Our friends cheer us up when we win and console us when we fail. We become complacent on our performance because the opinions that surround us are nothing but pleasant.

On your self-journey, you’ll discover areas of yourself that were deeply hidden before. You’ll see that there are many things to learn. You’ll realize that the more you learn, the more there are to learn.

At first, it will make you feel embarrassed. You won’t believe how much things you actually do not know. Resistance will try to prevent you from learning.

But you pursue learning anyway. After all, the only audience and critic you have at the moment is yourself. You accept your status as a novice and determined to master anything you want.

As Robert Herjavec has said:

“Before you can absorb the teachings of a master, you have to absorb a lot of advice and gather a lot of experience.”

6. It Will Force You To Question Your Future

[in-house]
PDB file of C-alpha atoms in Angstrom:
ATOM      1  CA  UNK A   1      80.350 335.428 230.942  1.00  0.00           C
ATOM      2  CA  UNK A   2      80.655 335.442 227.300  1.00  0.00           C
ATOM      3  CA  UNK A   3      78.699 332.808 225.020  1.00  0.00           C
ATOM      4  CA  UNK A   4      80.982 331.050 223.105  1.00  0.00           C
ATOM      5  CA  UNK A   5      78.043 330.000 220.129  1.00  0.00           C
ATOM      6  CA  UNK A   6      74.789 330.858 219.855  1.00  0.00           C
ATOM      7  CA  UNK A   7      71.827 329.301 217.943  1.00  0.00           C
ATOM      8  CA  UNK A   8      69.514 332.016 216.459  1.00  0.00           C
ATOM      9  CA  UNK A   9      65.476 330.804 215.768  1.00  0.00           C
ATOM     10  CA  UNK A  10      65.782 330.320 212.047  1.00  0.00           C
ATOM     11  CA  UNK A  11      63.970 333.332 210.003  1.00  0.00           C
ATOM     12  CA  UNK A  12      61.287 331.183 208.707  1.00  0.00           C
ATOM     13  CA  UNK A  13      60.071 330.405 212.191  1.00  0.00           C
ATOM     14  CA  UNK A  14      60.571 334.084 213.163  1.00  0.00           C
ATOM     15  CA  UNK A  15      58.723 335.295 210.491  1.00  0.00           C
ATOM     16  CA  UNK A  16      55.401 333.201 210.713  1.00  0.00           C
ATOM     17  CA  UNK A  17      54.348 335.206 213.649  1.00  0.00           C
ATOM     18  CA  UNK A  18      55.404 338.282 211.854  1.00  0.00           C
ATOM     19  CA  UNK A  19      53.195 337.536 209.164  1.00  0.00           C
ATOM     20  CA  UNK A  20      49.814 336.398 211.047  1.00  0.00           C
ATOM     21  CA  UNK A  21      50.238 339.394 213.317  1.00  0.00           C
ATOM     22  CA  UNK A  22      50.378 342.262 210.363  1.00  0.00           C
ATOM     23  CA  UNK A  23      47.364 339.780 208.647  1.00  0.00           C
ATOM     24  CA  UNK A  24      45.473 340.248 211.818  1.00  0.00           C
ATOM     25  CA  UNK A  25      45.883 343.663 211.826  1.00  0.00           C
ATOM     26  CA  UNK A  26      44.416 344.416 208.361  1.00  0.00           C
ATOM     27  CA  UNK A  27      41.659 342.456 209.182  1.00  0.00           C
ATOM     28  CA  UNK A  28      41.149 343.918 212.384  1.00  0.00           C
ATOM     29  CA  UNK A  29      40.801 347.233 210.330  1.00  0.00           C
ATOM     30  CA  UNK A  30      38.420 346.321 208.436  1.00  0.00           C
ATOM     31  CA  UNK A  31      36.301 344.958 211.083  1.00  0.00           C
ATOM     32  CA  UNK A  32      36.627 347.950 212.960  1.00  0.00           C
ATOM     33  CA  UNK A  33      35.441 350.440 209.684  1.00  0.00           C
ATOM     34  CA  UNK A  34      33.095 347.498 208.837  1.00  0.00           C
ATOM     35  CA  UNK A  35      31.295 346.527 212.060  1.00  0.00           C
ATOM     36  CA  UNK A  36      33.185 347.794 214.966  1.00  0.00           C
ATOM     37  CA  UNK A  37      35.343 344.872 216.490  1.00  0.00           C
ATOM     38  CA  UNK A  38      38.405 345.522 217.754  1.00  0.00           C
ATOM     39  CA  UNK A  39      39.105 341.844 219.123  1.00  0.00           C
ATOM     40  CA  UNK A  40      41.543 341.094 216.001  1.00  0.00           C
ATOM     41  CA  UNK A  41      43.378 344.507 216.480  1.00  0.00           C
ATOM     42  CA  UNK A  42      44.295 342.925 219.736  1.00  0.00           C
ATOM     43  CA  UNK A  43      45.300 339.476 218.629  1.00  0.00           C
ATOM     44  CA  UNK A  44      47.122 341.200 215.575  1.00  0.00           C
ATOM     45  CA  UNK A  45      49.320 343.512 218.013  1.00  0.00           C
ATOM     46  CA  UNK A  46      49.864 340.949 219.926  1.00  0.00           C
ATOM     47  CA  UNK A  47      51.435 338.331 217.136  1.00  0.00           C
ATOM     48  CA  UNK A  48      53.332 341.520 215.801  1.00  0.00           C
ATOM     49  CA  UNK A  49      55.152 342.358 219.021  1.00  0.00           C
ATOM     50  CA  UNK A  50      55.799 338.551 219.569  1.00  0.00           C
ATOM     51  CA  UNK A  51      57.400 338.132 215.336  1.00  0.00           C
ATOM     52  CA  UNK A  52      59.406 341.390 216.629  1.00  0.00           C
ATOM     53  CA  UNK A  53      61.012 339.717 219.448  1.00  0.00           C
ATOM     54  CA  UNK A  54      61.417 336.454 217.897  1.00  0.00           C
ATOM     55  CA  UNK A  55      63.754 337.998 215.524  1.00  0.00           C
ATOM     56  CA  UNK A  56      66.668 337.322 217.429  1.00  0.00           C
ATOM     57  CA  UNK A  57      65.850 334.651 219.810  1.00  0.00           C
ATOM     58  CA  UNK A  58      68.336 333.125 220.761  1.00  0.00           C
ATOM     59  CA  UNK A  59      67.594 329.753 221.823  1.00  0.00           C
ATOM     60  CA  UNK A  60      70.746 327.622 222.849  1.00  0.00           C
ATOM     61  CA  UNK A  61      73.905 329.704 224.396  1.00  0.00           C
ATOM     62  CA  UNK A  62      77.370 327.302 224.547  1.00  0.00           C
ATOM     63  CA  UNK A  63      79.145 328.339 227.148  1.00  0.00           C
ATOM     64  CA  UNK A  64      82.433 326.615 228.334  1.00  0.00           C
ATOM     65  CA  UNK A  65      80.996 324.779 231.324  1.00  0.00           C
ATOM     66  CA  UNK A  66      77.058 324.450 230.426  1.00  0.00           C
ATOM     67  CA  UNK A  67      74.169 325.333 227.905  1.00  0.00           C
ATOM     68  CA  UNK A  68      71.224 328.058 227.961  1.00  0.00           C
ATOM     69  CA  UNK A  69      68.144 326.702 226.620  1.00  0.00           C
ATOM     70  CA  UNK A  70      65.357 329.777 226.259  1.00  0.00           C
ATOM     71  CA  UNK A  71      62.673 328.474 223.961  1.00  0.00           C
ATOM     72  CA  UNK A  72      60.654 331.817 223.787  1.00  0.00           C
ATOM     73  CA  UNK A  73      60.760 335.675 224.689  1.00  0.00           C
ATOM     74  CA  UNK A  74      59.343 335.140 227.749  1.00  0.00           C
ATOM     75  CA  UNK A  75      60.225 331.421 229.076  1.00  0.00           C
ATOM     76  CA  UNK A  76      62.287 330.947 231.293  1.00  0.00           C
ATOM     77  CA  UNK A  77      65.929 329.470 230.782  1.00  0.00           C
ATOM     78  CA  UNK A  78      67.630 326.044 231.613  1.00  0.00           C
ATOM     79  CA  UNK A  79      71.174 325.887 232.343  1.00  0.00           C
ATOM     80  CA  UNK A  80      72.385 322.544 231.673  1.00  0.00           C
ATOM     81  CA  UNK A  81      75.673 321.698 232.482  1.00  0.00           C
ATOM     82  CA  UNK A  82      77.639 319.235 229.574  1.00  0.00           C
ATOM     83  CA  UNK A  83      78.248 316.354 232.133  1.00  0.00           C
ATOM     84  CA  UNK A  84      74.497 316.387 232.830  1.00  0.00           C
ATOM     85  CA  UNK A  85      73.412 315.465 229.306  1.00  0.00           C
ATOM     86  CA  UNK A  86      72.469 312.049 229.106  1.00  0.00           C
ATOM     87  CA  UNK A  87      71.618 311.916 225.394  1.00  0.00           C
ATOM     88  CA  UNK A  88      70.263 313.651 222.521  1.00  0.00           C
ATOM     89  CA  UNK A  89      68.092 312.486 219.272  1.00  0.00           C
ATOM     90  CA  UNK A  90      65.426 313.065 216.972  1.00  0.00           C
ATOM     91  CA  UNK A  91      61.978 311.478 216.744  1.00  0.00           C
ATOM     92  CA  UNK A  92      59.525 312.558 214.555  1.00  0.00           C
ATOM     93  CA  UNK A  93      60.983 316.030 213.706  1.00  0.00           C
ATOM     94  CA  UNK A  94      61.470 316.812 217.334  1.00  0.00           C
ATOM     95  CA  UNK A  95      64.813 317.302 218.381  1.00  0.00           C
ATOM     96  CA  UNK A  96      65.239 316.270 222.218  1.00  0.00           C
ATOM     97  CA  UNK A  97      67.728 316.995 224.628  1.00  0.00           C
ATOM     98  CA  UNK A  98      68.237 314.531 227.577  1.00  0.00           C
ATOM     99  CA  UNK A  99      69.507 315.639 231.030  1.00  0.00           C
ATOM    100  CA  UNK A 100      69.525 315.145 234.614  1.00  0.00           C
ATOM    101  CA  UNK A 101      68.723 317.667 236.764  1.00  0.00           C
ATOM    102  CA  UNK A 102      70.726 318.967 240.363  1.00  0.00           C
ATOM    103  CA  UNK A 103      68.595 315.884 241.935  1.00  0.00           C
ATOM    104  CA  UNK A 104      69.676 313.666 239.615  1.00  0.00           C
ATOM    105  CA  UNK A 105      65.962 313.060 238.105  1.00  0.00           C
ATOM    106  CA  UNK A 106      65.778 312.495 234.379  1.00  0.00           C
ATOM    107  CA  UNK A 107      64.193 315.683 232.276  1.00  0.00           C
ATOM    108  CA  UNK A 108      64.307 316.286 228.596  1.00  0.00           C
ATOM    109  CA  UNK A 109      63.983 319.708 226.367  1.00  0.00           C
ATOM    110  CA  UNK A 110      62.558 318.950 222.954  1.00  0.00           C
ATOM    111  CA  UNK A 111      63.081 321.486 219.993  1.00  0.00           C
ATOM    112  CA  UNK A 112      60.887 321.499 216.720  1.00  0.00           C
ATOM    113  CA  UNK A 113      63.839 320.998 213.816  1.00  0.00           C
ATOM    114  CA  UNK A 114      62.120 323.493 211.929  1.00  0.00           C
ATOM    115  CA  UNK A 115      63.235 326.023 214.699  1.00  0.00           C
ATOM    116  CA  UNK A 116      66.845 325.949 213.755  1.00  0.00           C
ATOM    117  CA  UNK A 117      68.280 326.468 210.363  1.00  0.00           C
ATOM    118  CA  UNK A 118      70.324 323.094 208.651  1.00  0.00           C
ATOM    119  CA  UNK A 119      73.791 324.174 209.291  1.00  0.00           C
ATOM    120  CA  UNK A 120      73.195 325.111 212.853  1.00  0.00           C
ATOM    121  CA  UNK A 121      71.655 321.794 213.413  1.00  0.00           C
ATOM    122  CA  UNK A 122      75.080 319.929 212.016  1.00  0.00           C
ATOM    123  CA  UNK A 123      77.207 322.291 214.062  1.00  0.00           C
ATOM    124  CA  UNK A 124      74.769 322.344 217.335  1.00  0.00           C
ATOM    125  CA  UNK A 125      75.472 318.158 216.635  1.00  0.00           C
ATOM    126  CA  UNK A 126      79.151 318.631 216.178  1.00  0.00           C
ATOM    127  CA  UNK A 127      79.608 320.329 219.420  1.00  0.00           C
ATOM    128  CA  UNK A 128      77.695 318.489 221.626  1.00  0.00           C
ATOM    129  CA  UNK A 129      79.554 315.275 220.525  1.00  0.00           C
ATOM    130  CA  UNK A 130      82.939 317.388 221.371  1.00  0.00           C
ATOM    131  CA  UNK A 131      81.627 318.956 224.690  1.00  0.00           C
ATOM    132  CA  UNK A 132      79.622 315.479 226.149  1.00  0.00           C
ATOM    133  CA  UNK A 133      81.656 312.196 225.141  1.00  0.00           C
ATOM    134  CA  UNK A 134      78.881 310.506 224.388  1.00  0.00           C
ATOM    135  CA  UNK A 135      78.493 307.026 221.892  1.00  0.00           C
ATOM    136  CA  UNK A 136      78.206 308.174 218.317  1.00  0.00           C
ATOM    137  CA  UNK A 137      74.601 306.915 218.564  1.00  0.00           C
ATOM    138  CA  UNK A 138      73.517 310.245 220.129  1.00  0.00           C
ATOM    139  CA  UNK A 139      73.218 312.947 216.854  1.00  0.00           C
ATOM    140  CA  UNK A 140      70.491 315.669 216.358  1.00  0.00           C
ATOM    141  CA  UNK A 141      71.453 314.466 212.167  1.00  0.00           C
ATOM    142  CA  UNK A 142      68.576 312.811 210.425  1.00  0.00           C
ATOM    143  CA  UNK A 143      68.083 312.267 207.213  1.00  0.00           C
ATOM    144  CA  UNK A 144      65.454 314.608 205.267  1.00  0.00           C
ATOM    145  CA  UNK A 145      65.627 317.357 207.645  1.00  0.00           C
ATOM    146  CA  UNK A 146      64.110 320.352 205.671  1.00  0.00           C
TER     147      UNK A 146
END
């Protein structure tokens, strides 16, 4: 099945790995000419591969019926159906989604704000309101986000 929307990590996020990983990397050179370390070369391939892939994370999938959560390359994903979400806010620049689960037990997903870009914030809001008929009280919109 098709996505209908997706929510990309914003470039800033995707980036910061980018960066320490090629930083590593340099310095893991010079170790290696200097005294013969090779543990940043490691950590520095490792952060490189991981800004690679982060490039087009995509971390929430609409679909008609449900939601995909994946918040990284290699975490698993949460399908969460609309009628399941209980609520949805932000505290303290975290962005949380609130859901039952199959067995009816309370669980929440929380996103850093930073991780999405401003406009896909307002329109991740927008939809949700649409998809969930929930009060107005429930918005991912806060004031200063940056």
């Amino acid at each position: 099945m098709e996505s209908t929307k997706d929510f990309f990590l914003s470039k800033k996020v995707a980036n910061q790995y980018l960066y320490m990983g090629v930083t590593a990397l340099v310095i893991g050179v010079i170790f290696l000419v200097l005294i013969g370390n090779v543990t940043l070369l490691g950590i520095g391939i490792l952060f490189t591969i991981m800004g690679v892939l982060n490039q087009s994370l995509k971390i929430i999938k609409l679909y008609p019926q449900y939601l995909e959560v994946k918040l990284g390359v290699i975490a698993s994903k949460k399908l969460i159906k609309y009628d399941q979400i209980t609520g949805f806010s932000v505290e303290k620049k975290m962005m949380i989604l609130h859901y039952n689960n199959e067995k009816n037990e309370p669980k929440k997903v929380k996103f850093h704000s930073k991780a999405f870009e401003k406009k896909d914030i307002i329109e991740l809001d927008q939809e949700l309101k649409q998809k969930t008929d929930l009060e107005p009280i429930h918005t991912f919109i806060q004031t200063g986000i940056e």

When you decide that you can’t dwell on your misery, you begin to dream about your future. You craft the details in your head. You visualize where you want to end up.

Then, the important questions that were once ignored will start to come out again.

Who do you really want to be?

Is the path you’re taking the path you really want to be?

Are you willing to compromise the comfort of now for the better future you desire?

The answers will not be obvious right away. But you decide to take on the new path anyway.

You begin to take inventory of your capabilities and skills. You develop a game plan to improve your situation. You may not know the entire steps but the “how” will show up during the process.